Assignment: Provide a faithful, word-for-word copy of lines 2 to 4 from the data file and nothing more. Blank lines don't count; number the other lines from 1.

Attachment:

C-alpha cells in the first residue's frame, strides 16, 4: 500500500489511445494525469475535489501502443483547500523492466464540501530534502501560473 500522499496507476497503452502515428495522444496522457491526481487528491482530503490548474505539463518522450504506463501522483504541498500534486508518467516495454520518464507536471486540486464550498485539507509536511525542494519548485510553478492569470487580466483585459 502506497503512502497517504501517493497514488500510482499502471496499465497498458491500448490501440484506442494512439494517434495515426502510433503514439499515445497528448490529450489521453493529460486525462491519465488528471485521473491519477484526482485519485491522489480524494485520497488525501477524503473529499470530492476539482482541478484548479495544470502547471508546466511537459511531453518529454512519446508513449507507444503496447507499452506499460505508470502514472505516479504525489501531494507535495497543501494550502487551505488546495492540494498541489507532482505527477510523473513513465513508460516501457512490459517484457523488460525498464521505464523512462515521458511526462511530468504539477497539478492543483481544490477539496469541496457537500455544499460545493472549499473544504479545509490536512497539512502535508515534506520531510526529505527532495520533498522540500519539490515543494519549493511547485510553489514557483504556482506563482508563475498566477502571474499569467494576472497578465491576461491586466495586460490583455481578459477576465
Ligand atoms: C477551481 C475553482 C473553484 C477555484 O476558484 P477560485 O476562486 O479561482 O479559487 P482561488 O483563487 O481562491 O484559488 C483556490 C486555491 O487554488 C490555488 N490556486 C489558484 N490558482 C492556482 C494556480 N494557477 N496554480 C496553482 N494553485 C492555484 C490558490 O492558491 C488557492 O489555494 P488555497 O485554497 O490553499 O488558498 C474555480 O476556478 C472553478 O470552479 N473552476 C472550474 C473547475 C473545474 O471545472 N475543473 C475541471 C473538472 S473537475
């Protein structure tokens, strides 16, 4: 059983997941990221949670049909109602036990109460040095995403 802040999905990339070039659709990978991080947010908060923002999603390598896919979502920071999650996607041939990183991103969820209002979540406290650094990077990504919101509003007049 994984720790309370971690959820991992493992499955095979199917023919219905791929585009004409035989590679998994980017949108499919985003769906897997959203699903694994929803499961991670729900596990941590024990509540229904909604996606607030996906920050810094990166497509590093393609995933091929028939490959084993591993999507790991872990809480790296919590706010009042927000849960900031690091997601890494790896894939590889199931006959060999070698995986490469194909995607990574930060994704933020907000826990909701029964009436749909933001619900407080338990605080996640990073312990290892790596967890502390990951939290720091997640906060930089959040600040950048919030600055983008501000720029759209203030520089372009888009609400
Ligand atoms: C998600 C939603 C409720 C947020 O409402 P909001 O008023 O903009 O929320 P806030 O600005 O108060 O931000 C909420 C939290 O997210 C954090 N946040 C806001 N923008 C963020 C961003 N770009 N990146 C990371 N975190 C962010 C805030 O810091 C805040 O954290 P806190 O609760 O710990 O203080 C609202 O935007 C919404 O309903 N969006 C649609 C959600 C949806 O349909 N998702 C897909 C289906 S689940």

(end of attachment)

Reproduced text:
Ligand atoms: C477551481 C475553482 C473553484 C477555484 O476558484 P477560485 O476562486 O479561482 O479559487 P482561488 O483563487 O481562491 O484559488 C483556490 C486555491 O487554488 C490555488 N490556486 C489558484 N490558482 C492556482 C494556480 N494557477 N496554480 C496553482 N494553485 C492555484 C490558490 O492558491 C488557492 O489555494 P488555497 O485554497 O490553499 O488558498 C474555480 O476556478 C472553478 O470552479 N473552476 C472550474 C473547475 C473545474 O471545472 N475543473 C475541471 C473538472 S473537475
């Protein structure tokens, strides 16, 4: 059983997941990221949670049909109602036990109460040095995403 802040999905990339070039659709990978991080947010908060923002999603390598896919979502920071999650996607041939990183991103969820209002979540406290650094990077990504919101509003007049 994984720790309370971690959820991992493992499955095979199917023919219905791929585009004409035989590679998994980017949108499919985003769906897997959203699903694994929803499961991670729900596990941590024990509540229904909604996606607030996906920050810094990166497509590093393609995933091929028939490959084993591993999507790991872990809480790296919590706010009042927000849960900031690091997601890494790896894939590889199931006959060999070698995986490469194909995607990574930060994704933020907000826990909701029964009436749909933001619900407080338990605080996640990073312990290892790596967890502390990951939290720091997640906060930089959040600040950048919030600055983008501000720029759209203030520089372009888009609400
Ligand atoms: C998600 C939603 C409720 C947020 O409402 P909001 O008023 O903009 O929320 P806030 O600005 O108060 O931000 C909420 C939290 O997210 C954090 N946040 C806001 N923008 C963020 C961003 N770009 N990146 C990371 N975190 C962010 C805030 O810091 C805040 O954290 P806190 O609760 O710990 O203080 C609202 O935007 C919404 O309903 N969006 C649609 C959600 C949806 O349909 N998702 C897909 C289906 S689940």